Sometimes its good to be inside the box…
Although there are times when thinking “outside the box” can truly help teams innovate, it can become such a repetitious process that you actually end up with the same ideas and initiatives over and over again.
Sometimes, the trouble with “blue sky” thinking, is that some people have a hard time envisioning “what ifs” without some form of guidelines. To that, I read a great article on 99u the other day that really can help shake things up.
Instead of concentrating on “out of the box” thinking – come up with some interesting constraints for your team. Don’t give them a blank slate. Confuse them with “customer requirements” that really forces them to get into the problem. For example:
- Instead Of: “How can we reduce our lead time?”
Try: “What if a customer wants us to get them their order today before 10am?“
The obvious answer will be “I guess we would drive it over” – but more importantly, how will the order get expedited? How will it affect today’s production? How can we improve the expedite of this order? Force them to walk the whole process through the 10am delivery and see what systems or processes can be updated – even if 10am is not viable, the ideas you generate could easily aide in reducing your overall lead time.
- Instead Of: “How can I get you to make more sales calls this year?”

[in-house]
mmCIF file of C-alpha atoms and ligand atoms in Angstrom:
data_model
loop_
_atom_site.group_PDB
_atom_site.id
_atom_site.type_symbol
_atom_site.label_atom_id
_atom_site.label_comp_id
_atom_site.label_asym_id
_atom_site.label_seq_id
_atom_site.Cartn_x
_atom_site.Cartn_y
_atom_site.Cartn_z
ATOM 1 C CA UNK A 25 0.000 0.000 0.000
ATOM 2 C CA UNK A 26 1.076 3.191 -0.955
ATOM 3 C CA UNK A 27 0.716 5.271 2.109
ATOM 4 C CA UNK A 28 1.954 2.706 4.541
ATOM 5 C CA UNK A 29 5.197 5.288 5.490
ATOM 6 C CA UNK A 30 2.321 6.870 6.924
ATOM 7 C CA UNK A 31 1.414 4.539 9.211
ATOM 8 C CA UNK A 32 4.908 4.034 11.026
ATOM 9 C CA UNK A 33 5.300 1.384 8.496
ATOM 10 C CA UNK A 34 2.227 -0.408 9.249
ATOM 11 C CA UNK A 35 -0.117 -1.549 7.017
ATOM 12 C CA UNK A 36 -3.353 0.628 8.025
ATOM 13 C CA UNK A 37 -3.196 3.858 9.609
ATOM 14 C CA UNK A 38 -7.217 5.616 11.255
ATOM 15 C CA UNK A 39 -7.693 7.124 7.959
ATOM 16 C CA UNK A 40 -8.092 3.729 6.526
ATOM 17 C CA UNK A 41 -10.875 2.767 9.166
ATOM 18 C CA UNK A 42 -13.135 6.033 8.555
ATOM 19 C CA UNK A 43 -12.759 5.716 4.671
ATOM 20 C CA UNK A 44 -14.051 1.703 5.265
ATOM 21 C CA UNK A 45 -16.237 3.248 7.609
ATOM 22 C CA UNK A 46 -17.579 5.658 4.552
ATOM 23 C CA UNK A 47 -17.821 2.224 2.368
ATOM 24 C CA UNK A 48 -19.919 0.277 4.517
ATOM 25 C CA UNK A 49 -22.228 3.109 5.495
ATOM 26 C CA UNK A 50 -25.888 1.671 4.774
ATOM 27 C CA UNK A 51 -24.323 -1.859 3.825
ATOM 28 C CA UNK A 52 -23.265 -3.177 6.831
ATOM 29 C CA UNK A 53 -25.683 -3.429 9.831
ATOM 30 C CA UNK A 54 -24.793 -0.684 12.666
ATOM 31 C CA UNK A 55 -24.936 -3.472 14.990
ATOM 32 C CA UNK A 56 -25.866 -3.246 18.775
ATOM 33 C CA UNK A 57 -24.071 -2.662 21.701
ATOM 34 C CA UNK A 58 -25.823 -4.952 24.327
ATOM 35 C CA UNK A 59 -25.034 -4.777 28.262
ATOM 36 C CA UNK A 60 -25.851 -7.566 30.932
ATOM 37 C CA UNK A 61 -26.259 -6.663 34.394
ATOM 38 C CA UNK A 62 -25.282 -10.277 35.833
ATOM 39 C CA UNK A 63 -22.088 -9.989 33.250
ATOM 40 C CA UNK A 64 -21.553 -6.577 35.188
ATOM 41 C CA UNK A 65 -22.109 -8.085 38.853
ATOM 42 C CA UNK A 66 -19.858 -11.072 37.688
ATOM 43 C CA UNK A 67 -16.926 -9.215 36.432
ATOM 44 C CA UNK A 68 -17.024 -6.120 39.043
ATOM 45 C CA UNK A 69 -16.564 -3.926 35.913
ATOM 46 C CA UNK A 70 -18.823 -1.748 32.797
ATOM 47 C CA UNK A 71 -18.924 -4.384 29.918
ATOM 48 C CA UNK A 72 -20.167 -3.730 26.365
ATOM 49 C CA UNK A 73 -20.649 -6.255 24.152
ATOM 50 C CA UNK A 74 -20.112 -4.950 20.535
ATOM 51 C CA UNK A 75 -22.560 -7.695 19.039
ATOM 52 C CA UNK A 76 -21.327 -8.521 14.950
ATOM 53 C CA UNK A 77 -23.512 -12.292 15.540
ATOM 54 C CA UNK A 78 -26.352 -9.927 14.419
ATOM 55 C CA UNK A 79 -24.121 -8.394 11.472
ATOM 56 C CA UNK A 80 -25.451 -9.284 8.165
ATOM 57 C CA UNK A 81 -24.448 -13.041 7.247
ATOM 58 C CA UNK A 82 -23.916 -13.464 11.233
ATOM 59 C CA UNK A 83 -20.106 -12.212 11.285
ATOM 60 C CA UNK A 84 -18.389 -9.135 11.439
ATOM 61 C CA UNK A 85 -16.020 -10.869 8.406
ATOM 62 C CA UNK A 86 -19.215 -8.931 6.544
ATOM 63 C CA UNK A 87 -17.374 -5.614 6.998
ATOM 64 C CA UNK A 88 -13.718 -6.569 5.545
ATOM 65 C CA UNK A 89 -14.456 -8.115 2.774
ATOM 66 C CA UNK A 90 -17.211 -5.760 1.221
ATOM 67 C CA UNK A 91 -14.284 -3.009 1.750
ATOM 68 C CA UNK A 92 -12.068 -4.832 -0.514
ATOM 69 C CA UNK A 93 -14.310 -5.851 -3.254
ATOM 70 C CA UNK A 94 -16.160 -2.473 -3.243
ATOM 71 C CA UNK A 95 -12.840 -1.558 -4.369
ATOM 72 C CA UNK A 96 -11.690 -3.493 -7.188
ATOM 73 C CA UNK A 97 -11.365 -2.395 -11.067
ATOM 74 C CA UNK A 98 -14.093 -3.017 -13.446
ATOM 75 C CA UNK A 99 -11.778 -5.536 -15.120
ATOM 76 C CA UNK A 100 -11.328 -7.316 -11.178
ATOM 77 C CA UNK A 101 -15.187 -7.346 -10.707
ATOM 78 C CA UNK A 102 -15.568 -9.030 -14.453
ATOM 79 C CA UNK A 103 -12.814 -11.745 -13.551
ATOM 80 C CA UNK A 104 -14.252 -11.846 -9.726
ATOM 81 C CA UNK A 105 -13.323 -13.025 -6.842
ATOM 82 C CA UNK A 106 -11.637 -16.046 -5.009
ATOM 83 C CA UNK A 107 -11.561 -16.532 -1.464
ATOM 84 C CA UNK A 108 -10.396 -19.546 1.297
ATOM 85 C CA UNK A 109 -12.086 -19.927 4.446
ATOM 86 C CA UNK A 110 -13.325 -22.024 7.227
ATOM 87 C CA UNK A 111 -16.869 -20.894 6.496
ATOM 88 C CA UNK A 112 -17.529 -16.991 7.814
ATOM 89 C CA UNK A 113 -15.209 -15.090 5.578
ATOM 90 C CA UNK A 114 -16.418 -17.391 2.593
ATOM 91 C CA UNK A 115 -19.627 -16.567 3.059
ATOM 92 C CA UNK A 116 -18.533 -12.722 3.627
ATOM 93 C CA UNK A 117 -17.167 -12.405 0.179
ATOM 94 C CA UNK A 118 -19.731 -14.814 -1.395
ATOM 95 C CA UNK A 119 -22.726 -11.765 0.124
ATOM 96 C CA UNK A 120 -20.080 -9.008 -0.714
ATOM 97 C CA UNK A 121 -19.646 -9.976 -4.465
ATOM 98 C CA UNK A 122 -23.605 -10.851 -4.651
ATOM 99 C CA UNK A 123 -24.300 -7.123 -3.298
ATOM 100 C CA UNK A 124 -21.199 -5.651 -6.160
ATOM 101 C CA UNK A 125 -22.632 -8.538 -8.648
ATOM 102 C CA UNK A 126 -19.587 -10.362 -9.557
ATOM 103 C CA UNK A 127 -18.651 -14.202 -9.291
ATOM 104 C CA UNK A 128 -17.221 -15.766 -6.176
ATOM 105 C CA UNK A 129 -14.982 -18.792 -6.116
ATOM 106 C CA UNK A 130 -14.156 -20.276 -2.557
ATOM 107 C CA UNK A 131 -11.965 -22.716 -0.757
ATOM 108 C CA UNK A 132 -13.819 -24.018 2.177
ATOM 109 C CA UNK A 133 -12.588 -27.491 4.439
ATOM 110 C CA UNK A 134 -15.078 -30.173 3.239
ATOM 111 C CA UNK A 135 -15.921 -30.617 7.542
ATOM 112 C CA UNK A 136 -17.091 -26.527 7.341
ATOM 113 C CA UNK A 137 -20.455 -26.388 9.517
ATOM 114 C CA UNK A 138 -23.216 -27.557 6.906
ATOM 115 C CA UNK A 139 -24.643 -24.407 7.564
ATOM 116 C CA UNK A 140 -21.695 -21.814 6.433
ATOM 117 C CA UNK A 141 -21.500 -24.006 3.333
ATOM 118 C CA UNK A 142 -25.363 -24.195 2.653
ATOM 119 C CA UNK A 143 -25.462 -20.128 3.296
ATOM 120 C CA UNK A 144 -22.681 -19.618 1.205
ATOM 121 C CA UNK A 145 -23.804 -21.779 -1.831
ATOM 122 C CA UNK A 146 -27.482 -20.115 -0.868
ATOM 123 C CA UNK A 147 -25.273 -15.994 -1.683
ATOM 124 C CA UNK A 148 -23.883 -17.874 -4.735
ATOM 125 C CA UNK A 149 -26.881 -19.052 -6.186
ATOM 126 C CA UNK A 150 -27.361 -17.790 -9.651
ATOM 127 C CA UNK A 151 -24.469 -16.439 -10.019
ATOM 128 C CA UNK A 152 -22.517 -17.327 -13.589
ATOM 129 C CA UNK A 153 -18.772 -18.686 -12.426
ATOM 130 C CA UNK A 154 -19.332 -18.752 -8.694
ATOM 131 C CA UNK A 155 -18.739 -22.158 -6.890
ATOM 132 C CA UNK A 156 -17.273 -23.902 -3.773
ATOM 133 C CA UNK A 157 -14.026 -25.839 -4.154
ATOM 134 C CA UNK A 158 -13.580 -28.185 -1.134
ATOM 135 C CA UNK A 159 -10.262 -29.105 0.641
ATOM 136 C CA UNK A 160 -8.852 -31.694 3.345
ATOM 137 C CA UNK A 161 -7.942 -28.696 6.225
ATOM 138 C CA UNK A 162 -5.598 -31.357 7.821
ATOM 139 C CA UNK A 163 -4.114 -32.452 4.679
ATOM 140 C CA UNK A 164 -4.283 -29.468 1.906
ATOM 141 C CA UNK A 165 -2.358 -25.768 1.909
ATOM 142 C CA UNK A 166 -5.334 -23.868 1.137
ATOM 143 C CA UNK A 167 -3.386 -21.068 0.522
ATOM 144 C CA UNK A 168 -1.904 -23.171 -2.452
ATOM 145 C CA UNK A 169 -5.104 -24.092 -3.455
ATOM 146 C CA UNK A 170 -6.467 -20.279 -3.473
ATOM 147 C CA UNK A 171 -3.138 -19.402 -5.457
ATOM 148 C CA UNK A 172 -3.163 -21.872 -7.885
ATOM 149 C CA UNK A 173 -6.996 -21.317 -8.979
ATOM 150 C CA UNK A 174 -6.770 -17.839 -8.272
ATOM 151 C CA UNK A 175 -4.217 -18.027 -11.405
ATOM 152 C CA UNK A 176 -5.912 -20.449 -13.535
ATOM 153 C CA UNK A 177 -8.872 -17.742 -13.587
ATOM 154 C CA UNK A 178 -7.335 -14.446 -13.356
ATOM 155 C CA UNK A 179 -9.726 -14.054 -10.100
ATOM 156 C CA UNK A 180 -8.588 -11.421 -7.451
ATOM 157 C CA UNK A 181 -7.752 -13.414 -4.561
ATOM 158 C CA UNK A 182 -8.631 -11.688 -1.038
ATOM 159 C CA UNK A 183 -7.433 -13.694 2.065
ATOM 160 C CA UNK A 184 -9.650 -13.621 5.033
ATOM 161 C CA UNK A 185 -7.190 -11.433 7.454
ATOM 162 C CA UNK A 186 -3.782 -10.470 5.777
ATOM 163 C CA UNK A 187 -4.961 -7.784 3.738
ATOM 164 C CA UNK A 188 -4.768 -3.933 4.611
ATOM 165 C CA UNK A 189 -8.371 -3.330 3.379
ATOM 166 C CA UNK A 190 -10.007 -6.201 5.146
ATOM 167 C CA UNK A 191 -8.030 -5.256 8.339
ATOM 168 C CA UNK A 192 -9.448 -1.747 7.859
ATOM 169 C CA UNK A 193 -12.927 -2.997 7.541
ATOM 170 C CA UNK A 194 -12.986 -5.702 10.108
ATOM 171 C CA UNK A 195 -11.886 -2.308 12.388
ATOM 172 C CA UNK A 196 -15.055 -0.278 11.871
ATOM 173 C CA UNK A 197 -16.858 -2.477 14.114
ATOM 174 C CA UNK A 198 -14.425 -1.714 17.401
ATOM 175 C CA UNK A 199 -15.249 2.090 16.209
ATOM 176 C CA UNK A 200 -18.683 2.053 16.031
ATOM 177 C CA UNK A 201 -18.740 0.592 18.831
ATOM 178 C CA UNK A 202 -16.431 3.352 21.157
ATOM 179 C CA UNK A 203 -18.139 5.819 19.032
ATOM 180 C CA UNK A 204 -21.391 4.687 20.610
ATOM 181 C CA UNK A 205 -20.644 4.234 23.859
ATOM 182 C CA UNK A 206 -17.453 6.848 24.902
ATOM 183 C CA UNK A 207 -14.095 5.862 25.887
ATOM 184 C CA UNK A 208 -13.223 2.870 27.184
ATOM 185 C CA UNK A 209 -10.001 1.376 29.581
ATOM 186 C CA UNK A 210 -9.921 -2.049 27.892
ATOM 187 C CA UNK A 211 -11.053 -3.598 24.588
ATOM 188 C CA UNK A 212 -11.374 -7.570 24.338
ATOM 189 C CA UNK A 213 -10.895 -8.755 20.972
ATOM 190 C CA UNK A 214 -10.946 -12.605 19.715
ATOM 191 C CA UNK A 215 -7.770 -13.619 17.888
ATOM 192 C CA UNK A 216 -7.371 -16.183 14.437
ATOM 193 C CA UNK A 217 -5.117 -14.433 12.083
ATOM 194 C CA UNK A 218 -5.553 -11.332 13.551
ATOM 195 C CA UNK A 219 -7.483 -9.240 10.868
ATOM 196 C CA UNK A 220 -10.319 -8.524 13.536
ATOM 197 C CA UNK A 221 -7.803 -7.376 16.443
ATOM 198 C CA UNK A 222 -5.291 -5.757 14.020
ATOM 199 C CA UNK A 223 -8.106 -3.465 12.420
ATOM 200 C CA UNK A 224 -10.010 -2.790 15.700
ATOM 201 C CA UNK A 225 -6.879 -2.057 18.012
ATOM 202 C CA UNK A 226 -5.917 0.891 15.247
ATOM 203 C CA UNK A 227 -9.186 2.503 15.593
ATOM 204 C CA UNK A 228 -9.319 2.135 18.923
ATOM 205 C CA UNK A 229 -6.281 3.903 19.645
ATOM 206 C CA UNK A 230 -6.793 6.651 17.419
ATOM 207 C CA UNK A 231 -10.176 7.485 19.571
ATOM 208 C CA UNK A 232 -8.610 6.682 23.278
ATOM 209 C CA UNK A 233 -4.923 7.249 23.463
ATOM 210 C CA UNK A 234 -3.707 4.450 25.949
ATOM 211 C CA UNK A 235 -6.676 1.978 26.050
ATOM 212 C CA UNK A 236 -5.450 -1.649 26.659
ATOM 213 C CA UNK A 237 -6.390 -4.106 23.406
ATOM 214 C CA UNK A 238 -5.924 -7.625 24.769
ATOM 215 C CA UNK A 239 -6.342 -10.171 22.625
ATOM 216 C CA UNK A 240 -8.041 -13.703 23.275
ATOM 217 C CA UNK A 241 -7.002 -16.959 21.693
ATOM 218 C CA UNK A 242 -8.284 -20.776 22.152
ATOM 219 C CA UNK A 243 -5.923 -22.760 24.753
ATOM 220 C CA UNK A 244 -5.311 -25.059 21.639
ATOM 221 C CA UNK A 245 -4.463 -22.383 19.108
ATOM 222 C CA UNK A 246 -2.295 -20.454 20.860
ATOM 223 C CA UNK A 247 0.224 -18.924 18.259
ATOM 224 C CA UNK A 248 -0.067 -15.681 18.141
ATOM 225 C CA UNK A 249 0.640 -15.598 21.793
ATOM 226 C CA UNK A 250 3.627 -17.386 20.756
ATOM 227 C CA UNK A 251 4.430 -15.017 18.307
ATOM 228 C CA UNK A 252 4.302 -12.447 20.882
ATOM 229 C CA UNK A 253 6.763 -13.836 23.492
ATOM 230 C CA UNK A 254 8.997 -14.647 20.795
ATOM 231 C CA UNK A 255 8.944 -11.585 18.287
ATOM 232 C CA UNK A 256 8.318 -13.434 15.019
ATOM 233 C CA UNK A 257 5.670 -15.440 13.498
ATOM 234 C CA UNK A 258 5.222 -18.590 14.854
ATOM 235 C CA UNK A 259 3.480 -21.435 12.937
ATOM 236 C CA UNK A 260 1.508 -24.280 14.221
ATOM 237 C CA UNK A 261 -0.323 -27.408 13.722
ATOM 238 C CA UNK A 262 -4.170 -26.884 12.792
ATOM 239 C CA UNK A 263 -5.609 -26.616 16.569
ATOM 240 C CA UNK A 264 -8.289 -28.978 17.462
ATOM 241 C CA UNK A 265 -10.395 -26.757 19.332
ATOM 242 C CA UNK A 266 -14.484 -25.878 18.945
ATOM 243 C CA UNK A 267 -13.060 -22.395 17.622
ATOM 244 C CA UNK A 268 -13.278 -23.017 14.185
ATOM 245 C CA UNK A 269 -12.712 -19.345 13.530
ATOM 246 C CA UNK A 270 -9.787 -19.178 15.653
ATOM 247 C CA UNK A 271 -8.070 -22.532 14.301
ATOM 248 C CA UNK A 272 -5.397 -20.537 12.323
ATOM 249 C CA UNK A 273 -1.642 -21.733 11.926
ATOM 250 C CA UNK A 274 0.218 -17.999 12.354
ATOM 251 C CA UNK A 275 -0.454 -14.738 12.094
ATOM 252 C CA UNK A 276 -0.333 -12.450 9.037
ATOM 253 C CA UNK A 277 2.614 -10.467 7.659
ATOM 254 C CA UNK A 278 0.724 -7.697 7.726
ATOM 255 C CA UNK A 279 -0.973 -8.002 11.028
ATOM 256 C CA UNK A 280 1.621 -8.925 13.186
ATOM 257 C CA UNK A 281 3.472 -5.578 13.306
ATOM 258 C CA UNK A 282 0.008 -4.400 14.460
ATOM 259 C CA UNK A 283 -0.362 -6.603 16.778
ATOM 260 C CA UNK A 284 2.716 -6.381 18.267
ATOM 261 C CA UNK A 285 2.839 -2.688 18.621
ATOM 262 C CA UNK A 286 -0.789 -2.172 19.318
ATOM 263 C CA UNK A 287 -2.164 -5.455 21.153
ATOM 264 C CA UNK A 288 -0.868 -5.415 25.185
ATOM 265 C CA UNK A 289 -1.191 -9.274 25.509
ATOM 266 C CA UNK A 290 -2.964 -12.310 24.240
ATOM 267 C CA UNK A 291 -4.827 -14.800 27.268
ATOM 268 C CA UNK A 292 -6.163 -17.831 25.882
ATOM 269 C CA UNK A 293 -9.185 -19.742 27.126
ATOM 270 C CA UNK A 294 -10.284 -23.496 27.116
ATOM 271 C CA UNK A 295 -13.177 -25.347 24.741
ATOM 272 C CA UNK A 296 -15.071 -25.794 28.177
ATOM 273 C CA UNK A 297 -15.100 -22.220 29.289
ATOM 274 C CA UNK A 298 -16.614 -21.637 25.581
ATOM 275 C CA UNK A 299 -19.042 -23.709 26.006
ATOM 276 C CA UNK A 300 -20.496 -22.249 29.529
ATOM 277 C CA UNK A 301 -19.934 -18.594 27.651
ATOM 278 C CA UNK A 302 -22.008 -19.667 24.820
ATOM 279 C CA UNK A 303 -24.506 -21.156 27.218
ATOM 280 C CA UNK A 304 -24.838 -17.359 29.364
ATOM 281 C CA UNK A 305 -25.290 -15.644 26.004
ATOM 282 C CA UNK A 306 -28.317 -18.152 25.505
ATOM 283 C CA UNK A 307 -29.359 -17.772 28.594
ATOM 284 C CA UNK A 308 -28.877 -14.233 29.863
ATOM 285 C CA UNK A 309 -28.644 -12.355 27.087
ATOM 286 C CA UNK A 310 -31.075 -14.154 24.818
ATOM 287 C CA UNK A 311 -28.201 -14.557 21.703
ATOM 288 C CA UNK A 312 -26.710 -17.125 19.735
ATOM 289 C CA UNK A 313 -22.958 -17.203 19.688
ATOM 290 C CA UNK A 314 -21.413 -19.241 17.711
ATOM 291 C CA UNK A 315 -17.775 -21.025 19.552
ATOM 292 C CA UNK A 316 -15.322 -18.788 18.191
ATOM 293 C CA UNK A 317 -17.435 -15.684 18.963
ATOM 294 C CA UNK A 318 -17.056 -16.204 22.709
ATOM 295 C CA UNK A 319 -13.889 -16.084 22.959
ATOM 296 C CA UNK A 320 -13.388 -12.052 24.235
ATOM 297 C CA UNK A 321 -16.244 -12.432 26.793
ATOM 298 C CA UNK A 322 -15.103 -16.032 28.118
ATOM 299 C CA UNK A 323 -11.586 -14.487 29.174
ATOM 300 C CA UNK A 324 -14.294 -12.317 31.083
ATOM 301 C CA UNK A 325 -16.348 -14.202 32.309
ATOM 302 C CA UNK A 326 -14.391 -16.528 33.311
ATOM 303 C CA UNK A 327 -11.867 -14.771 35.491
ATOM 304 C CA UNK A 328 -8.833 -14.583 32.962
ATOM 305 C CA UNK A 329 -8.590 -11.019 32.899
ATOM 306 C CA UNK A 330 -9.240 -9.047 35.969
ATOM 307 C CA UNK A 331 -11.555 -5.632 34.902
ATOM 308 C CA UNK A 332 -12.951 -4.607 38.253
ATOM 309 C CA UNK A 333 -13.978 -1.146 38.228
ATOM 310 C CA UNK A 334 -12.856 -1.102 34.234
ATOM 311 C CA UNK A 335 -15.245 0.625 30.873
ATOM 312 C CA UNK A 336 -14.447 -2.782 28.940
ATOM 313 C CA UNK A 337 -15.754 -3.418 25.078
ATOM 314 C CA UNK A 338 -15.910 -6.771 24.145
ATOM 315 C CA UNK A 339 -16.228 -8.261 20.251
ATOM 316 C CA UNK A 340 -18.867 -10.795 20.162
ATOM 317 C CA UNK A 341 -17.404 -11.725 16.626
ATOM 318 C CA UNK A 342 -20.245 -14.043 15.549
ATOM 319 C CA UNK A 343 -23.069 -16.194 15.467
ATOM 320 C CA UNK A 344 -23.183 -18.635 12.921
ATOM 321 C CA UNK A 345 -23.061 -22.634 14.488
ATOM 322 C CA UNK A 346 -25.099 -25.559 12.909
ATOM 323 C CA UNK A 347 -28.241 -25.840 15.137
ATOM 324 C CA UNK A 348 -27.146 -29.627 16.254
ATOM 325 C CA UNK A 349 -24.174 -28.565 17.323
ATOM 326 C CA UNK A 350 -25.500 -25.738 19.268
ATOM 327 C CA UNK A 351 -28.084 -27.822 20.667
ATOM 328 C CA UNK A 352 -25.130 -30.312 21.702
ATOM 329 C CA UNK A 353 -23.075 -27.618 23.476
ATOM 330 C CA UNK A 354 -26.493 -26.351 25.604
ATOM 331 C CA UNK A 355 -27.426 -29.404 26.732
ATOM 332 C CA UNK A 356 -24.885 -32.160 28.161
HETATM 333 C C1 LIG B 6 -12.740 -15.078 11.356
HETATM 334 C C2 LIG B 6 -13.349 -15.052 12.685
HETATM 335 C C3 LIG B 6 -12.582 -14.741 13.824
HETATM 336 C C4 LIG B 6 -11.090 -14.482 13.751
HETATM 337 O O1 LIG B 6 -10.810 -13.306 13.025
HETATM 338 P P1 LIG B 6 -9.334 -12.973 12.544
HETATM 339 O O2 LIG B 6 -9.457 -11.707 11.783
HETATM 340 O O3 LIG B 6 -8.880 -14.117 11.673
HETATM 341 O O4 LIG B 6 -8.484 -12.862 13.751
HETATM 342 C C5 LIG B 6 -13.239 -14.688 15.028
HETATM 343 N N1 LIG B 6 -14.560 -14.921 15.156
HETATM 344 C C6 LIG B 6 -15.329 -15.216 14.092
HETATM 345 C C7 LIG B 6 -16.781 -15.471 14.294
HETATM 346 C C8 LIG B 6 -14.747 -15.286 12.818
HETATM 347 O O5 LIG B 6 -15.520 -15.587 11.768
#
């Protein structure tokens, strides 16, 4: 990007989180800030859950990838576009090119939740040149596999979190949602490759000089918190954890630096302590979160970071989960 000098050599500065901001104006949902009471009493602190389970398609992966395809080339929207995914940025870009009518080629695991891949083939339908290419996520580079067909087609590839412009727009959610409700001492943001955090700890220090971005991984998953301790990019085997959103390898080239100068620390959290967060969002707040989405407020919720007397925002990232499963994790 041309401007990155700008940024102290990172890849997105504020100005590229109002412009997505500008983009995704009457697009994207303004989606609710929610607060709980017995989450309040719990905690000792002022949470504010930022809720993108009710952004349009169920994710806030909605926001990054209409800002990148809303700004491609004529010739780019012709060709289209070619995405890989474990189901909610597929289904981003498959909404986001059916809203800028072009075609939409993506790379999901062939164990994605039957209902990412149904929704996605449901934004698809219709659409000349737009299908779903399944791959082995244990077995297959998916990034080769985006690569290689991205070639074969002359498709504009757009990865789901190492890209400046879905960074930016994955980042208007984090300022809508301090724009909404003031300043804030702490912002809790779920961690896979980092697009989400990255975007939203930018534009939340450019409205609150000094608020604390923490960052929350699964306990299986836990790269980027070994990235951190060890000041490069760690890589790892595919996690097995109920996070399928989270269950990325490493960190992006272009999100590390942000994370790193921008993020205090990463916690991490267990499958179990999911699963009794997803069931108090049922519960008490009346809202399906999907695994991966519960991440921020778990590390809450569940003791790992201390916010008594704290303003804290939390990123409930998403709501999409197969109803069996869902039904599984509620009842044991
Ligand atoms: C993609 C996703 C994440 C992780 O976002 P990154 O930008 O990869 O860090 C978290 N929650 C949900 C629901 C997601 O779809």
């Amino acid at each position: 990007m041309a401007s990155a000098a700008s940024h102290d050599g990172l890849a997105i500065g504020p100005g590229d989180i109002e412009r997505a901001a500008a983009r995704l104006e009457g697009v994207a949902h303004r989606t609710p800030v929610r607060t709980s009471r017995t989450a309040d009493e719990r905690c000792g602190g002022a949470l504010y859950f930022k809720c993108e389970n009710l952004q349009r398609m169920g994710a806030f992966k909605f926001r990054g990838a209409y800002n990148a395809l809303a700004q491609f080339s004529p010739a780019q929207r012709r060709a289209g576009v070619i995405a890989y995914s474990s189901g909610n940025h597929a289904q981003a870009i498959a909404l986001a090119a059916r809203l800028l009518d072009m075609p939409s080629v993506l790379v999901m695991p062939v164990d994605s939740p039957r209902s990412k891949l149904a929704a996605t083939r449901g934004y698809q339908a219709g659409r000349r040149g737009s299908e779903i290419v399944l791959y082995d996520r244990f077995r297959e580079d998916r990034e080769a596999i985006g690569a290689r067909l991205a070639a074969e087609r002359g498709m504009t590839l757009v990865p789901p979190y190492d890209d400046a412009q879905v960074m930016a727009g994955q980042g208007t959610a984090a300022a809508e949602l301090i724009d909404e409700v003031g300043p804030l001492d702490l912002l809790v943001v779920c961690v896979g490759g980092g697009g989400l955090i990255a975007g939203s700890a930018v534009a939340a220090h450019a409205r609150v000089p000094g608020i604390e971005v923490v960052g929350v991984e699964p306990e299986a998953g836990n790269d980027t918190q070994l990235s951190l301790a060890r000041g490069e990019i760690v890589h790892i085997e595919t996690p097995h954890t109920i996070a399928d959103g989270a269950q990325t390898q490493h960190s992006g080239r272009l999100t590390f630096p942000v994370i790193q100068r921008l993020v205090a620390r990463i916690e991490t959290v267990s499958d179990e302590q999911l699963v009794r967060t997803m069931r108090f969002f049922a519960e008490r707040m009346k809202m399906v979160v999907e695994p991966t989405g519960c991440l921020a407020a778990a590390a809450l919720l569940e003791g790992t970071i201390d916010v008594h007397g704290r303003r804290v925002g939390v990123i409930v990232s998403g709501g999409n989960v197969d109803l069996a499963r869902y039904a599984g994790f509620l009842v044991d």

Try: “What if this year your customers only want to meet with you in the mornings – how can you structure your day to accommodate them?”
Sales guys try to space out their day. It makes them feel (and look) busy. To get them more focused on being productive, see if you can help them come up with a 1/2 day plan to help structure their days better. How can they utilize a geographic map to better plan routes instead of zig-zag driving? How can they optomize their calendar to get multiple visits in the same areas done in succession? Can they get started with a customer right at 8am? What about 7am? Can they sit down in the afternoon and write 5 or 6 quotes in a row? Walk them through a week, and see how you might be able to better challenge your sales team to be more productive by batching similar work together.
By building some arbitrary walls around the problem, you add some confusion to the problem, and really make someone scramble to come up with something more than the normal set of ideas.